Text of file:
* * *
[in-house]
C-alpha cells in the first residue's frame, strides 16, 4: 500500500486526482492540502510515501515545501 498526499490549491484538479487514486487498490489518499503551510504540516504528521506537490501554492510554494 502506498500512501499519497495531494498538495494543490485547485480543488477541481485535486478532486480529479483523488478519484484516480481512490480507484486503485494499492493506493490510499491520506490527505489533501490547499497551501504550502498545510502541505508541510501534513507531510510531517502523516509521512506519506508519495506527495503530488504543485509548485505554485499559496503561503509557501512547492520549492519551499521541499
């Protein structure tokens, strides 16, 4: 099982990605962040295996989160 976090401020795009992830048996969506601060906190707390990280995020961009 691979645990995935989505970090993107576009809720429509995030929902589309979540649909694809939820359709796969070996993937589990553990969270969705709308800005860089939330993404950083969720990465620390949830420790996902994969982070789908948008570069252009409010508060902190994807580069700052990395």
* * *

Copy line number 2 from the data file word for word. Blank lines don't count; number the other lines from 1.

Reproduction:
C-alpha cells in the first residue's frame, strides 16, 4: 500500500486526482492540502510515501515545501 498526499490549491484538479487514486487498490489518499503551510504540516504528521506537490501554492510554494 502506498500512501499519497495531494498538495494543490485547485480543488477541481485535486478532486480529479483523488478519484484516480481512490480507484486503485494499492493506493490510499491520506490527505489533501490547499497551501504550502498545510502541505508541510501534513507531510510531517502523516509521512506519506508519495506527495503530488504543485509548485505554485499559496503561503509557501512547492520549492519551499521541499